27. 27. GaaE: Google as an Example Product Self Multi- * aaS Service tenant Gmail   Not *aaS, web-app
  28. 28. GaaE: Google as an Example Product Self Multi- * aaS Service tenant Gmail   Not *aaS, web-app Google Apps   SaaS
  29. 29. GaaE: Google as an Example Product Self Multi- * aaS Service tenant Gmail   Not *aaS, web-app Google Apps   SaaS Google App Engine   PaaS
  30. 30. GaaE: Google as an Example Product Self Multi- * aaS Service tenant Gmail   Not *aaS, web-app Google Apps   SaaS Google App Engine   PaaS Google Compute Engine   IaaS
  31. 31. AaaE: Amazon as an Example Product Self Multi- * aaS Service tenant
  32. 32. AaaE: Amazon as an Example Product Self Multi- * aaS Service tenant Amazon store   Not *aaS, web-app
  33. 33. AaaE: Amazon as an Example Product Self Multi- * aaS Service tenant Amazon store   Not *aaS, web-app aStore   SaaS
  34. 34. AaaE: Amazon as an Example Product Self Multi- * aaS Service tenant Amazon store   Not *aaS, web-app aStore   SaaS Amazon Elastic Beanstalk   PaaS
  35. 35. AaaE: Amazon as an Example Product Self Multi- * aaS Service tenant Amazon store   Not *aaS, web-app aStore   SaaS Amazon Elastic Beanstalk   PaaS Amazon Elastic Cloud   IaaS
  36. 36. The SaaS Pains - Overview  Multi-tenancy  Platform selection > PaaS or IaaS  DB schema updates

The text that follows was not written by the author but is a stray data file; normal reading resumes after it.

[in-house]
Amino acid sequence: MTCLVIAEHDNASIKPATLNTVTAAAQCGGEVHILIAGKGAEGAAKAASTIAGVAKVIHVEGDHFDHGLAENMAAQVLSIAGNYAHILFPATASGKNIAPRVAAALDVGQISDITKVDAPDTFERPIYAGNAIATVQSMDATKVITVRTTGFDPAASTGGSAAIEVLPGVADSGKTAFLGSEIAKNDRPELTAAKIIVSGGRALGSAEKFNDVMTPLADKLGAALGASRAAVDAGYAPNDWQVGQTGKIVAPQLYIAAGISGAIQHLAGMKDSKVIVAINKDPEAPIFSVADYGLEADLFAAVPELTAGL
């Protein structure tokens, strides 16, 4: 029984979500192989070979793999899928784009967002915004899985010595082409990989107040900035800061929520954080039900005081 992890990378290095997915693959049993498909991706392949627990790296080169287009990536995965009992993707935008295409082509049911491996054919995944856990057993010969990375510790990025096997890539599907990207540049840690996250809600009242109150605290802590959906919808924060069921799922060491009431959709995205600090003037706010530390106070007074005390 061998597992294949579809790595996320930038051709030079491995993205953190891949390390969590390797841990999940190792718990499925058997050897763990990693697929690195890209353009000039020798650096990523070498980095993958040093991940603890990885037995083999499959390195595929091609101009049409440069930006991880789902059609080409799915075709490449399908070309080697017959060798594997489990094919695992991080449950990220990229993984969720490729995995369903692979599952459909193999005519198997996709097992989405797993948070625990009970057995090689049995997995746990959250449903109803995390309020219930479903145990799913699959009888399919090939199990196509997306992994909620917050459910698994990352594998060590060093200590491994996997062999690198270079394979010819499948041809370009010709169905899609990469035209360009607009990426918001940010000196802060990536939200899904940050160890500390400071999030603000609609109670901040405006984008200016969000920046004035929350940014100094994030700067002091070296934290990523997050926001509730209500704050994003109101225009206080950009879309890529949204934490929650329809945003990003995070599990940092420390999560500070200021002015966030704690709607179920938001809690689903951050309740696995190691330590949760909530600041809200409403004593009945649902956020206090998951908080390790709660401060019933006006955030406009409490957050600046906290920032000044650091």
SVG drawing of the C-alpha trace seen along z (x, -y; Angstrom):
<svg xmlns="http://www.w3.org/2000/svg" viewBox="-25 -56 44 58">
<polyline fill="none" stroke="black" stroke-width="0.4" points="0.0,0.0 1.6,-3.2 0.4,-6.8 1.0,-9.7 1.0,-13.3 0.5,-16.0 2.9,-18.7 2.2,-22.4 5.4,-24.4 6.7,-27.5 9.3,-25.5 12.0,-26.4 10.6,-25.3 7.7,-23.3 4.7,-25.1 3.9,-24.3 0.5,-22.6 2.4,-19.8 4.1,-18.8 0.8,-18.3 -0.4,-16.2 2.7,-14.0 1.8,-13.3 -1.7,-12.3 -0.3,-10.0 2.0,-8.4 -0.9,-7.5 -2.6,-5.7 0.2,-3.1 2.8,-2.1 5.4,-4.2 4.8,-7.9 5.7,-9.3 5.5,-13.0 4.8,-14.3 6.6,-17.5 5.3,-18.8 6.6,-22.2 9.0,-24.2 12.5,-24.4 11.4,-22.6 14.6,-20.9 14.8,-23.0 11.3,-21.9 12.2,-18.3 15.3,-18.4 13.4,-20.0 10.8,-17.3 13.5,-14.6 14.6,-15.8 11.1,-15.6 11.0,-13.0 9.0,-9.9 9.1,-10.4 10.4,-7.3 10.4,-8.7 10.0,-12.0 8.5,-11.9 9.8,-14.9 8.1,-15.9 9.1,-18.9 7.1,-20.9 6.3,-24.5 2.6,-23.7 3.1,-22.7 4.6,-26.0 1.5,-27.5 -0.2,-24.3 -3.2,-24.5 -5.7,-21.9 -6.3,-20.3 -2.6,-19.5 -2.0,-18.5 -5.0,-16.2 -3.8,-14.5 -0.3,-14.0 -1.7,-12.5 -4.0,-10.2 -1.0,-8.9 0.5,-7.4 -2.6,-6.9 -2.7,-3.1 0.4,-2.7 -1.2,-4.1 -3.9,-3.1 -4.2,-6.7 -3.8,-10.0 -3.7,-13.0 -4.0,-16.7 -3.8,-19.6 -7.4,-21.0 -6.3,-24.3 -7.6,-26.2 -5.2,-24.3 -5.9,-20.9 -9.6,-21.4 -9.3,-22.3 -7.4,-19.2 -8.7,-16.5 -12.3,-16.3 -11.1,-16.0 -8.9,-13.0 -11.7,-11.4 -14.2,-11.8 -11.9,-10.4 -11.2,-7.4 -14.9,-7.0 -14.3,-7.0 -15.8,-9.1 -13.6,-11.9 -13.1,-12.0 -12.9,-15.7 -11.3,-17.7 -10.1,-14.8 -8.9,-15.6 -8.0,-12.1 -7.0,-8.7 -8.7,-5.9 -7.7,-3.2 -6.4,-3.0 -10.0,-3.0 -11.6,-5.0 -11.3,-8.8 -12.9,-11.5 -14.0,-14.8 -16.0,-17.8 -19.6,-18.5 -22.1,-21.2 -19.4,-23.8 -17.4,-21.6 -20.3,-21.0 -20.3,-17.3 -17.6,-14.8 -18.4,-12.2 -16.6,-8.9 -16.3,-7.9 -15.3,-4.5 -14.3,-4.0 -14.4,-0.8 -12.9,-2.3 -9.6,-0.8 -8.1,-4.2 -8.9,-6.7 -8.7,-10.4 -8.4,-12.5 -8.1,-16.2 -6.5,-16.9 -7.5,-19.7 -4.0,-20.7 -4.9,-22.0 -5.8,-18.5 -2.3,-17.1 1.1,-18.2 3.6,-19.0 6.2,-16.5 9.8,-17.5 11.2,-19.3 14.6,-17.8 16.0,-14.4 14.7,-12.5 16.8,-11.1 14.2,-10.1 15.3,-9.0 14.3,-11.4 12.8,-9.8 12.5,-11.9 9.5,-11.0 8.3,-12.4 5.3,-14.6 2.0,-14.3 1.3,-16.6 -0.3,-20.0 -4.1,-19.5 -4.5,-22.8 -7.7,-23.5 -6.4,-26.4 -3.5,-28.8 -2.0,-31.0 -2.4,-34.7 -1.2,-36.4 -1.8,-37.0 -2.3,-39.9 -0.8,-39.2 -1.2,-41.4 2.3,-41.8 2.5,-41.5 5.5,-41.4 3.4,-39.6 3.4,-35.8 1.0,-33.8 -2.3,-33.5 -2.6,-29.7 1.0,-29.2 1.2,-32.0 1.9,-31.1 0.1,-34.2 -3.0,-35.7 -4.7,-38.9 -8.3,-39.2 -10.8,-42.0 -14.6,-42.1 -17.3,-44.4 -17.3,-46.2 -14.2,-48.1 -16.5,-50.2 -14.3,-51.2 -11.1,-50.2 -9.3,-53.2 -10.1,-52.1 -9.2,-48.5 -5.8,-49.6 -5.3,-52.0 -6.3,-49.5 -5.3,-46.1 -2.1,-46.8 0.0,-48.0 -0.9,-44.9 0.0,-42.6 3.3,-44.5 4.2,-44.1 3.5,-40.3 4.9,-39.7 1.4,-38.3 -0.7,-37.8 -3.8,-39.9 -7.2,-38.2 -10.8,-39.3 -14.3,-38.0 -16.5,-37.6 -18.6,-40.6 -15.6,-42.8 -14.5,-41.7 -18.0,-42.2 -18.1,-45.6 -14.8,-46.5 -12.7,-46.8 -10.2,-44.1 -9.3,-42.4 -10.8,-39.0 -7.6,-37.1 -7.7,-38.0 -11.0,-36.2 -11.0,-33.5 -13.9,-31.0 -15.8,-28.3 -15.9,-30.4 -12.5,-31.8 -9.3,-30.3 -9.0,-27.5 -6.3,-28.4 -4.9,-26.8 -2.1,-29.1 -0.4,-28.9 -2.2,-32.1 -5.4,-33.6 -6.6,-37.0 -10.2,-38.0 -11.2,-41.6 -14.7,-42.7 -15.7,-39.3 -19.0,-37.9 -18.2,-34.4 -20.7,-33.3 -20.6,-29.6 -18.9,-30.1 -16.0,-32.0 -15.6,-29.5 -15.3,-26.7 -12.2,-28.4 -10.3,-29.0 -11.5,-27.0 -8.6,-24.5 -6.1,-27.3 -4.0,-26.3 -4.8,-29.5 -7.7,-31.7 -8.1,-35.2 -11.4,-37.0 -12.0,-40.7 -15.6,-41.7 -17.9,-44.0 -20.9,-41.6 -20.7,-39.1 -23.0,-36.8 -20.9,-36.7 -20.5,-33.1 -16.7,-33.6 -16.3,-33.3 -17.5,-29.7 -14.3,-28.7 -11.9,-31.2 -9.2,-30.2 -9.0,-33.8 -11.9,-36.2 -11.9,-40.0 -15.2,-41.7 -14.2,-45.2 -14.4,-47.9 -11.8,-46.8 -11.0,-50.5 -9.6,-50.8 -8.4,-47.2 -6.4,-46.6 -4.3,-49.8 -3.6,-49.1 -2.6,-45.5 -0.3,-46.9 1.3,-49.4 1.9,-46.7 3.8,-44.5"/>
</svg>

37. 37. Multi-tenancy
  38. 38. Java 9 Already!
  39. 39. Wait for it?!  Two-year release cycle  Java 7: 07 2011  Java 8: 09 2013  Java 9: Late 2015
  40. 40. Wait for it?!  Two-year release cycle  Java 7: 07 2011  Java 8: 09 2013  Java 9: Late 2015
  41. 41. Multi Tenancy Types Muli-tenancy Type
  42. 42. Multi Tenancy Types Muli-tenancy Type Data Separation
  43. 43. Multi Tenancy Types Muli-tenancy Type Data Separation Application Separation
  44. 44. Multi Tenancy Types Muli-tenancy Type Data Separation Application Separation Process Separation
  45. 45. GaaE for Multi Tenancy Types Product Muli-tenancy Type
  46. 46. GaaE for Multi Tenancy Types Product Muli-tenancy Type Google Apps Data Separation
  47. 47. GaaE for Multi Tenancy Types Product Muli-tenancy Type Google Apps Data Separation Google App Engine Application Separation
  48. 48. GaaE for Multi Tenancy Types Product Muli-tenancy Type Google Apps Data Separation Google App Engine Application Separation Google Compute Engine Process Separation
  49. 49. Comparing the Strategies Strategy Pros Cons Separating data  Normal Java Application  Manual state separation  Complicated and critical schema
  50. 50. Comparing the Strategies  Strategy Pros Cons Separating data  Normal Java Application  Manual state separation  Complicated and critical schema
  51. 51. Comparing the Strategies  Strategy Pros Cons Separating data  Normal Java Application  Manual state separation  Complicated and critical schema Separating processes  No shared state  JVM per tenant!  Simple transition from existing